Play Live Radio
Next Up:
0:00
0:00
Available On Air Stations
Our broadcast signal serving the St. George area (KUER 90.9) is operating on low power. Our broadcast signal serving Emery County area (88.3) is off the air. More information.
Health, Science & Environment

A Lot Has Changed In Healthcare. What’s Likely To Stay?

A photo of the Intermountain Alta View Clinic building.
Wikimedia Commons
Some changes the healthcare industry was forced to make during the coronavirus pandemic are likely to stay, like increased telehealth services and more collaboration between providers.

The healthcare industry has faced a number of challenges adapting to the coronavirus pandemic, which has forced hospitals, testing labs, insurance companies and public health departments to make large-scale changes.

Early on, hospitals had to shut down non-emergency procedures, leaving many patients stranded and finances tight. They’ve since had to open new or modify facilities to isolate patients and set up new systems of transferring them across the state.

In other parts of the industry, insurance companies had to figure out new billing practices, particularly with evolving guidance from the federal government over which coronavirus-related treatments and testing options they had to cover.

Learning From The Pandemic

Meeting those challenges hasn’t been easy, said infectious disease expert Dr. Eddie Stenehjem at a panel discussion Wednesday. But it has shown healthcare providers how quickly the industry can adapt and make lasting improvements.

“Just take a moment and look at the advancements that we've had in science in terms of identifying and treating patients with this disease,” he said. “We had no therapeutics for [COVID-19] in January. And now we have an FDA-approved drug. We have steroids.”

Those same strategies and platforms that were rapidly developed to treat the disease, he said, could also be used to treat drug-resistant bacterias. It might also help get drug makers and insurance companies on board with paying for costly new or yet-to-be developed antibiotics, which doctors typically recommend patients only take for short periods of time.

“That is not a profitable business,” he said. “But we need to identify novel mechanisms to incentivize drug manufacturers to get into that business and payers to say ‘Yeah, I get it. That's an $8,000, 7-day regimen and that's OK.’”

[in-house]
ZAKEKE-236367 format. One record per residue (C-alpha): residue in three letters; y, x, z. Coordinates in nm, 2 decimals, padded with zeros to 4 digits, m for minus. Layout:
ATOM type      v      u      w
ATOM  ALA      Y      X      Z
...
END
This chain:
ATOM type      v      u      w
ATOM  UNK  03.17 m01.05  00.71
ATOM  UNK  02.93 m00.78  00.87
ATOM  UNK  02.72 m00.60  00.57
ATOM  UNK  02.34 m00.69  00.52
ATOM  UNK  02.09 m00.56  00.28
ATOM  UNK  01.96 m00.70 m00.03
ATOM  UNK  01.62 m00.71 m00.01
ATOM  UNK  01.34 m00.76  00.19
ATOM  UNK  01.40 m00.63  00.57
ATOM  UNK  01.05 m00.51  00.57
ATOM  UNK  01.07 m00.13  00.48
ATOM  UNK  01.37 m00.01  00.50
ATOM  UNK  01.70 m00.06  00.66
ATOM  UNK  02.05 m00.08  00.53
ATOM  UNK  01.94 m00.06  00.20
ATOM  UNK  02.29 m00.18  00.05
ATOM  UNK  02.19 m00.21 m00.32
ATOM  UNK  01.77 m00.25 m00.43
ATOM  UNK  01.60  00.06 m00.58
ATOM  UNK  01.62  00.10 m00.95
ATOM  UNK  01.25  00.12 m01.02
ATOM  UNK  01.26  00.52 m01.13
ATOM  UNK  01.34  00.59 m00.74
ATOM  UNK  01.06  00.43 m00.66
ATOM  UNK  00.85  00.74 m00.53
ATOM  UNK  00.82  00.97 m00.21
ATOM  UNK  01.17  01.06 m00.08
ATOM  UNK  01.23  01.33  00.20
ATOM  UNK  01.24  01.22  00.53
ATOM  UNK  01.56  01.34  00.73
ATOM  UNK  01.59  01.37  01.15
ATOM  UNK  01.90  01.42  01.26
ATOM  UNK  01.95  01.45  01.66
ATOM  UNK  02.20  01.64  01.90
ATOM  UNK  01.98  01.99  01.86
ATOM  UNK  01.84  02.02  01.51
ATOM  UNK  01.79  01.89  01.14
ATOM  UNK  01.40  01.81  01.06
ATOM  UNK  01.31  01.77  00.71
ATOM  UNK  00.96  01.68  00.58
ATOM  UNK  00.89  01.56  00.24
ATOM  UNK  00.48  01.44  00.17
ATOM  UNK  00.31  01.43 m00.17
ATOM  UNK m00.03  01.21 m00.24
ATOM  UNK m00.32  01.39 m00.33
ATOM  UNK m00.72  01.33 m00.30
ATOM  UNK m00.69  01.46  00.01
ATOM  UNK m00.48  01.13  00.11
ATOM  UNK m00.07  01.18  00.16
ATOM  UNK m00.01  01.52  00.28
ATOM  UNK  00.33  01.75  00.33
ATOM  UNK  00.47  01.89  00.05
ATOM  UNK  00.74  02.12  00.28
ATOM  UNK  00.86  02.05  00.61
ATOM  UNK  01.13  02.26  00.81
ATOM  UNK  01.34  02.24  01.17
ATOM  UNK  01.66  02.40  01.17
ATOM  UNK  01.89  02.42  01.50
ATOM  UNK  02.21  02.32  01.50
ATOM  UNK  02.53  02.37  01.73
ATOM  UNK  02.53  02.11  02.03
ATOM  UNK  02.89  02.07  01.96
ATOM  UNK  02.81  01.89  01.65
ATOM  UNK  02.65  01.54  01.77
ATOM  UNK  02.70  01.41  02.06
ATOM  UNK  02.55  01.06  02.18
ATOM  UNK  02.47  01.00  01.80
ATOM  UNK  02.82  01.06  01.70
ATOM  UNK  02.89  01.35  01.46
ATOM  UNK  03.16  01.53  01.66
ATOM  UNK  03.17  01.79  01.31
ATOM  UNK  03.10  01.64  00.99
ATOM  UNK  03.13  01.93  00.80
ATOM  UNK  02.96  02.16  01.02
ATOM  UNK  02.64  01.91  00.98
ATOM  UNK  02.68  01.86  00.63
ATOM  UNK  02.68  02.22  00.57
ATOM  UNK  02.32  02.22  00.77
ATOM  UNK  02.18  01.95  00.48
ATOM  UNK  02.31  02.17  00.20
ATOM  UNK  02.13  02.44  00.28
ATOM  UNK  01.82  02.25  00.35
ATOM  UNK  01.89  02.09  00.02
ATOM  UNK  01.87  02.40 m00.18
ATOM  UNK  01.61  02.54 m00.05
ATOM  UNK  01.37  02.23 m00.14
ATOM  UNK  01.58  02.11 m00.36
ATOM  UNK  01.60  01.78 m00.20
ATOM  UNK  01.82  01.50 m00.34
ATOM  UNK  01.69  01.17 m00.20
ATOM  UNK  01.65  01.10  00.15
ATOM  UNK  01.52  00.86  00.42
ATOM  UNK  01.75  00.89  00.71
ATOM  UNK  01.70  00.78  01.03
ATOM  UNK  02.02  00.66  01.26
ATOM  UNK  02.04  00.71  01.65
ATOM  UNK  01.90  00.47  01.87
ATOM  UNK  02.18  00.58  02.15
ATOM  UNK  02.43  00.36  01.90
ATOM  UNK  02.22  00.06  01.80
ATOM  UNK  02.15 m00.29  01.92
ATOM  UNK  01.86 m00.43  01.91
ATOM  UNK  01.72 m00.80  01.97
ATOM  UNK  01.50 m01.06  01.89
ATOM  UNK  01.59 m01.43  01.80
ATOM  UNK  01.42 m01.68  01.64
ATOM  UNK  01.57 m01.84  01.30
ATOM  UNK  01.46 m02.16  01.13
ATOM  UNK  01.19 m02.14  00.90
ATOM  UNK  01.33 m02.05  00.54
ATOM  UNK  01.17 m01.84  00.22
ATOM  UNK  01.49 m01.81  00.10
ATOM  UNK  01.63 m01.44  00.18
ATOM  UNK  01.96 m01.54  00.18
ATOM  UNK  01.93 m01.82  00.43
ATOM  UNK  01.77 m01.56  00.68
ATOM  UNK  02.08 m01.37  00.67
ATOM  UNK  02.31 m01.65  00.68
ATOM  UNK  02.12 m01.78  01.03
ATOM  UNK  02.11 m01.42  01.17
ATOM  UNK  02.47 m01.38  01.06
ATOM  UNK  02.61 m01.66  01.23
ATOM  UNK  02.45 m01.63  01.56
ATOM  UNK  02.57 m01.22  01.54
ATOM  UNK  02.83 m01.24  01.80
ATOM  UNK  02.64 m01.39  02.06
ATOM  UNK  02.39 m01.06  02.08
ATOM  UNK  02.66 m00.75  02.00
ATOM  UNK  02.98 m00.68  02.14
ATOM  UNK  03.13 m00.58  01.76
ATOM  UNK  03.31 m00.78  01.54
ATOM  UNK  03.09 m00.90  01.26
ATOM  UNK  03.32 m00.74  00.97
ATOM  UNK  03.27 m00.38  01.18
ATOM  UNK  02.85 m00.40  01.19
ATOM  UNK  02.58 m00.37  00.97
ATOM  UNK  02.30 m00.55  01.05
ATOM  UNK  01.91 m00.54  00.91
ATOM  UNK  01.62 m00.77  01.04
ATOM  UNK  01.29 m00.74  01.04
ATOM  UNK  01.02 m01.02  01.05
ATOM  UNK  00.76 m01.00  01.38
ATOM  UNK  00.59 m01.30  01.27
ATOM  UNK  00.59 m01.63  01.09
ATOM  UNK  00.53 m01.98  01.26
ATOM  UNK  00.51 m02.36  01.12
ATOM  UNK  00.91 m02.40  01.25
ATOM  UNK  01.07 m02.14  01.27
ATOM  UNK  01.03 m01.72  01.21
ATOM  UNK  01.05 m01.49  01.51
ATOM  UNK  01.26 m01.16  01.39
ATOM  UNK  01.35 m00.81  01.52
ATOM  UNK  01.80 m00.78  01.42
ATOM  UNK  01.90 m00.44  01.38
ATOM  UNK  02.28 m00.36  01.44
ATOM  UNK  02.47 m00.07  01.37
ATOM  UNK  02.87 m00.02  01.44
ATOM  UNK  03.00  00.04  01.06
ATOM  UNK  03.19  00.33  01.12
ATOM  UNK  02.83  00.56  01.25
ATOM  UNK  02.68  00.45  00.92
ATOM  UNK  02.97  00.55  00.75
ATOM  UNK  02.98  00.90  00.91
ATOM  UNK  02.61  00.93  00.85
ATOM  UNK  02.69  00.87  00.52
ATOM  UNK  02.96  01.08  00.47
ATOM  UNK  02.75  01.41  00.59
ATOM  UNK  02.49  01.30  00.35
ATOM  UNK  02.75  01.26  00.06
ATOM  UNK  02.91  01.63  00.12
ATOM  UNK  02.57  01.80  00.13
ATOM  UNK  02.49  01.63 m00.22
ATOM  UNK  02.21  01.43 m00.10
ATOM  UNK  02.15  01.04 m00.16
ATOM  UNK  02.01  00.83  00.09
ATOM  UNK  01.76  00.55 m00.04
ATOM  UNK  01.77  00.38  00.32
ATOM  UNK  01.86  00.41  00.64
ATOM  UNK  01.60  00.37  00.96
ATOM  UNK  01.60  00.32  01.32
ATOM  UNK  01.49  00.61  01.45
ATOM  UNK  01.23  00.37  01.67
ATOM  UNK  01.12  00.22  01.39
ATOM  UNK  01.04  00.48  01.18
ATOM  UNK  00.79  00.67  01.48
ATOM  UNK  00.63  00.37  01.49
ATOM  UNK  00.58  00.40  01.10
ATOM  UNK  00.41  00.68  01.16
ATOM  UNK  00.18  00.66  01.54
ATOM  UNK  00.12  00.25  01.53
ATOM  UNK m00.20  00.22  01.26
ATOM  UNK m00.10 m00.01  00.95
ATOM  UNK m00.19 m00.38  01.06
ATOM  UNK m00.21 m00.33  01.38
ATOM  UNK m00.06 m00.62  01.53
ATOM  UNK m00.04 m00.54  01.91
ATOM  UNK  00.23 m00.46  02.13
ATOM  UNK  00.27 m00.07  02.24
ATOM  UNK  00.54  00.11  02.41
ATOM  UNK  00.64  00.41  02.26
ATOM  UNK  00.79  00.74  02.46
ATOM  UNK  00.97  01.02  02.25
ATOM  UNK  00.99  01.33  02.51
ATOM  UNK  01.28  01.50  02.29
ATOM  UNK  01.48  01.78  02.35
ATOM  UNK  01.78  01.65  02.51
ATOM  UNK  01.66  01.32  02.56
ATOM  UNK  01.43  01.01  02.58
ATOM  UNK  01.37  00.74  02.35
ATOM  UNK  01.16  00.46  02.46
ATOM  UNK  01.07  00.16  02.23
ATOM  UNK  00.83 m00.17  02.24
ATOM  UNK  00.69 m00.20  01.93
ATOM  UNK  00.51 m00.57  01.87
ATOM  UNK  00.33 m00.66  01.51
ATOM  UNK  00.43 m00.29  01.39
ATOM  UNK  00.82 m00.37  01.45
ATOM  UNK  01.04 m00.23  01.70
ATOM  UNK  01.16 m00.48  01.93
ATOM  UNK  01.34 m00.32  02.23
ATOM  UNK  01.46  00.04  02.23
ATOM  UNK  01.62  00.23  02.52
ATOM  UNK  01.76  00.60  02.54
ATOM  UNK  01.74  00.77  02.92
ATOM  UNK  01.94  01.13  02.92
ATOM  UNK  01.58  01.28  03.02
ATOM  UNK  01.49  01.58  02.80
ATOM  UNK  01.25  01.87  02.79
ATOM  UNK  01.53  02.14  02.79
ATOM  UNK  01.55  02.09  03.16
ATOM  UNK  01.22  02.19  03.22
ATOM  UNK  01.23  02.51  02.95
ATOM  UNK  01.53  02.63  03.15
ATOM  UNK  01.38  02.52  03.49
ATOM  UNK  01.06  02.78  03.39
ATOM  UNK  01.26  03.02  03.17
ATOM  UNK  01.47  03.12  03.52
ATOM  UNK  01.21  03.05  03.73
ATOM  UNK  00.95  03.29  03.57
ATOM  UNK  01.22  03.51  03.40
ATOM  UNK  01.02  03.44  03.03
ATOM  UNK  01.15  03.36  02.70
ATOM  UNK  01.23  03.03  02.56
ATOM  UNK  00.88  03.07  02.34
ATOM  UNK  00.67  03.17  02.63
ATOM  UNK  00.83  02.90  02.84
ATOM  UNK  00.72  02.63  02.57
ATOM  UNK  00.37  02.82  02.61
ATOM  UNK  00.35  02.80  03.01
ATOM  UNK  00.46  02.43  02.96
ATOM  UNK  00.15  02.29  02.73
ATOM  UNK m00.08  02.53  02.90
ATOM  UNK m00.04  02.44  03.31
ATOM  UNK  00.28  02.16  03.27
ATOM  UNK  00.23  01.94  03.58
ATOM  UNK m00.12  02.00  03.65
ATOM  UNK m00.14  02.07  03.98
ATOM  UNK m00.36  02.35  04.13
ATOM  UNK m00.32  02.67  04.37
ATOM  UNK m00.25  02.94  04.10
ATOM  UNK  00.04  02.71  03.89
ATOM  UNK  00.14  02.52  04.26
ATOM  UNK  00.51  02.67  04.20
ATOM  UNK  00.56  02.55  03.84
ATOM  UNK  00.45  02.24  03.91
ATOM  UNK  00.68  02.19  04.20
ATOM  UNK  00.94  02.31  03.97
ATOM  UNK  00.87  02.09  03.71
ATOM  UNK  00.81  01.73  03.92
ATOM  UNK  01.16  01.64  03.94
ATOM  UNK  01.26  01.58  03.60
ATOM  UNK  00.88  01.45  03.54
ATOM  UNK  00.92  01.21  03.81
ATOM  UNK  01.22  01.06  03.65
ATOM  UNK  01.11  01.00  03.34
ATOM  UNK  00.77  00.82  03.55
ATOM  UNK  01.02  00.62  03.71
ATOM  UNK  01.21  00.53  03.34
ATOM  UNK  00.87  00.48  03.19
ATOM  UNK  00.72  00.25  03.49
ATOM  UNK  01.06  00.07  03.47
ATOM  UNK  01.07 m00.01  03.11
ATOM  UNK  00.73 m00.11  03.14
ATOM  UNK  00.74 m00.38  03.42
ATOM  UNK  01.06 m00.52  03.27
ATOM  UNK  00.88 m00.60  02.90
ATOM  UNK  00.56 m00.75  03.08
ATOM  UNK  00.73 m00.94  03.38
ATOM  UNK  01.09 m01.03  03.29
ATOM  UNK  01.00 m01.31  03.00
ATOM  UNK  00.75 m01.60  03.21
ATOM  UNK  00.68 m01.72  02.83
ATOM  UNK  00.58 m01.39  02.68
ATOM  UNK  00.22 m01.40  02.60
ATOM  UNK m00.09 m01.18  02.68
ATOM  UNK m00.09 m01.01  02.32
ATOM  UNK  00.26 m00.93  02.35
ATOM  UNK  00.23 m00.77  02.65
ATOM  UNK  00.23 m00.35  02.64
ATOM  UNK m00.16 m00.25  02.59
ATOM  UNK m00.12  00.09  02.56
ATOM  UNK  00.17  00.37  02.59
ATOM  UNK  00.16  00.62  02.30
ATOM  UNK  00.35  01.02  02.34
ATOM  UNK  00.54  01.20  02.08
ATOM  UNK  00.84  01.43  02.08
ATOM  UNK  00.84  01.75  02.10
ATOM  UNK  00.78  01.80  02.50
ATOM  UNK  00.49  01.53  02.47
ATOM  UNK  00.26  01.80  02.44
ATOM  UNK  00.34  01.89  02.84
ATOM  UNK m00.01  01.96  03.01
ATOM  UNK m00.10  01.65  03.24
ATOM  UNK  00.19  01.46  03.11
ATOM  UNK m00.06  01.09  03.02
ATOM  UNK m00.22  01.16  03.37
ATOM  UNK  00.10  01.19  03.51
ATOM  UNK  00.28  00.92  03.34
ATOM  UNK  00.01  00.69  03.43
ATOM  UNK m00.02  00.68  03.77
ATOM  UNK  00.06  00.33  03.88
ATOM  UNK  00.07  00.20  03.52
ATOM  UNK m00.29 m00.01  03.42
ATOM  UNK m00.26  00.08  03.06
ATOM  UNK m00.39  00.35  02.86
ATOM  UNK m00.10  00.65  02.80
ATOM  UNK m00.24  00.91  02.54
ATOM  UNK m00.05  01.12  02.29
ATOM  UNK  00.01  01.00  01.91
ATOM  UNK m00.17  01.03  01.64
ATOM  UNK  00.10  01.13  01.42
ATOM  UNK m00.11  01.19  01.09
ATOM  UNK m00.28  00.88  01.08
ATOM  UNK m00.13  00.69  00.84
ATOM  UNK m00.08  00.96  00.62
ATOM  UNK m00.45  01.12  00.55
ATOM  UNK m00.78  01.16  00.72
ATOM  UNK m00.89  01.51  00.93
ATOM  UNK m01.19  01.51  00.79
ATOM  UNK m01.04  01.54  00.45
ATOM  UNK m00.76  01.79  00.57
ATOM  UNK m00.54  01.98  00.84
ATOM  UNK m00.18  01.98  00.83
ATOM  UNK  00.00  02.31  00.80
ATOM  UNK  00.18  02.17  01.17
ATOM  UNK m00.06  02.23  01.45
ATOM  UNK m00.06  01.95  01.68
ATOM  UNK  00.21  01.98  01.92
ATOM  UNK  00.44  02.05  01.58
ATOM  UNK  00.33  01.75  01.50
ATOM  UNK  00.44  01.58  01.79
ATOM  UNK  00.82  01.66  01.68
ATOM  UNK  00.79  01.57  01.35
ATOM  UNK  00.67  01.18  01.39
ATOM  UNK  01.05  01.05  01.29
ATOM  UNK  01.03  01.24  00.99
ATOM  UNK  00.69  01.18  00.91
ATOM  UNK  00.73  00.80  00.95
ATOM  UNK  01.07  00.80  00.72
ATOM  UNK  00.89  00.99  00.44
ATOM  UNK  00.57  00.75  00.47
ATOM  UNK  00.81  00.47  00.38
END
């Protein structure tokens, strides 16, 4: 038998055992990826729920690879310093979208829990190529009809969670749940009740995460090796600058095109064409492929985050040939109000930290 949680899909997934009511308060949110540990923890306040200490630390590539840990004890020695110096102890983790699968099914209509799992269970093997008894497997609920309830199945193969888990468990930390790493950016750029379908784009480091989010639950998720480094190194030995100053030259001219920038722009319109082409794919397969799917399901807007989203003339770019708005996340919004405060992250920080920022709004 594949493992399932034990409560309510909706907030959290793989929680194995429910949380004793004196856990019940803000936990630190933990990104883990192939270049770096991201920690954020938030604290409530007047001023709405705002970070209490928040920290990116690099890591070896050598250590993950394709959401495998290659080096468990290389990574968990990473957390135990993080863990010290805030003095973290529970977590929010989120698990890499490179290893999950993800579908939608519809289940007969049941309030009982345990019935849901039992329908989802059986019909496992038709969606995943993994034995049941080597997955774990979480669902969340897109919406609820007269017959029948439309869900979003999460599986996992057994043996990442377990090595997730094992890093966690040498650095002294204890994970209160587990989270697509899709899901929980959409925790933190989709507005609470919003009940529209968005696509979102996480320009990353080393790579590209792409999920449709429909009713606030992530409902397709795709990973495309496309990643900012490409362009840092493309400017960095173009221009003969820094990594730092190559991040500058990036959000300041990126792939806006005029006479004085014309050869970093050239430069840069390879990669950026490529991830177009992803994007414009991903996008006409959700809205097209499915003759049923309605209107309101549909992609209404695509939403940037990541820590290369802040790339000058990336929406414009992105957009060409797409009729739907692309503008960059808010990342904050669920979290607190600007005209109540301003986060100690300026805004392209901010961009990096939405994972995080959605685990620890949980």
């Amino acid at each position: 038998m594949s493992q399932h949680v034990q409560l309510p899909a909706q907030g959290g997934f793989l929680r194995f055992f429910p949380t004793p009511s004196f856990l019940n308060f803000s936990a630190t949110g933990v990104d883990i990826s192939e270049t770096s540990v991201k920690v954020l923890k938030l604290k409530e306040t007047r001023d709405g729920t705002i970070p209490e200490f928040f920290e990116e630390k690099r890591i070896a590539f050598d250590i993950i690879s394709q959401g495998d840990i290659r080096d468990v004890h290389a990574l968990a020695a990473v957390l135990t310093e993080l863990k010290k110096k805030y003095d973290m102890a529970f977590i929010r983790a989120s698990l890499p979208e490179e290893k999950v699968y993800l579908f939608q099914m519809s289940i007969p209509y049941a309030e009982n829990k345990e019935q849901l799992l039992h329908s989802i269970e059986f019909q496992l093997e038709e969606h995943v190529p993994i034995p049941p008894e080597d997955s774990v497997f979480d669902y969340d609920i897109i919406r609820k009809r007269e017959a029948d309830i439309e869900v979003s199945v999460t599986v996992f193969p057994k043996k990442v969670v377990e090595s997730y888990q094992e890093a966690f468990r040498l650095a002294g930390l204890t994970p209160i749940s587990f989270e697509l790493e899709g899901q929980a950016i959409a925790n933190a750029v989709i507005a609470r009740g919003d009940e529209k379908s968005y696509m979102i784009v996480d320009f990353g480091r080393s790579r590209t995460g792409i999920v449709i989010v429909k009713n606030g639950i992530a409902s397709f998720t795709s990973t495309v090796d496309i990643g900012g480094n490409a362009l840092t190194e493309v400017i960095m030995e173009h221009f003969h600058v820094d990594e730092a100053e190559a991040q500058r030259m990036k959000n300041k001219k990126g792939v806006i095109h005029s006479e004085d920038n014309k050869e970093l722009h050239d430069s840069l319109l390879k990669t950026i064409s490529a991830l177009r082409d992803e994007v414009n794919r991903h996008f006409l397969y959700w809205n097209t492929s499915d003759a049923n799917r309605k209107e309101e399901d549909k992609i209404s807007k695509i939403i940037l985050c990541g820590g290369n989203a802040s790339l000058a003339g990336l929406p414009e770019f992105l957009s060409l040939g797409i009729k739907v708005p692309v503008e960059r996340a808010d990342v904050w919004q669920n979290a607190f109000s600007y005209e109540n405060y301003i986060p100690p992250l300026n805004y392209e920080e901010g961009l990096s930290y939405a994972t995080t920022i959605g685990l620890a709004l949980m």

Another positive change has been the newfound appreciation for testing, not just for the coronavirus but all kinds of diseases, said Christine Ginocchio with Biofire Diagnostics. Testing can help patients avoid costly or ineffective treatments, she said, but was hard to get insurance companies to cover before the pandemic.

“We can't get health insurance companies to pay for diagnostics,” she said. “A test ends up being the cheap part of the patient care. You can reduce the length of stay, you reduce antibiotic use, you prevent secondary infections.”

Other changes, however, are already here. Stenehjem pointed to expanded and improved telehealth services, which caregivers have gotten better at providing and patients seem to want more and more.

A Fractured System And Future Outlook

The pandemic also revealed just how fractured the healthcare system was, with numerous hospital systems and segments of the industry working in silos, and forced providers to work together. Intermountain Healthcare, for example, announced last month it was planning to merge with Sanford Health, one of the country’s largest rural healthcare providers. The deal was framed as a strategic partnership to make healthcare cheaper and more efficient, rather than a financial necessity.

That collaboration between the various parts of the industry is likely to continue, said Stephen Foxley, government affairs director for Regence Blue Cross Blue Shield.

Still, Stenehjem said it’s also hard to look too far into the future, as providers are still in the middle of Utah’s worst spike in COVID-19 cases. The Utah Department of Health reported another near-record number of confirmed cases Wednesday and what he called a “mind-blowingly high” test positivity rate of 32%.

“We are at a healthcare crisis right now,” he said. “At the rate of hospitalizations, we are going to be out of healthcare workers that care for people in our beds.”

He said 2021 should be a better year than this one, with a vaccine on its way and improved testing and treatment. But things won’t be back to normal anytime soon.

KUER is listener-supported public radio. Support this work by making a donation today.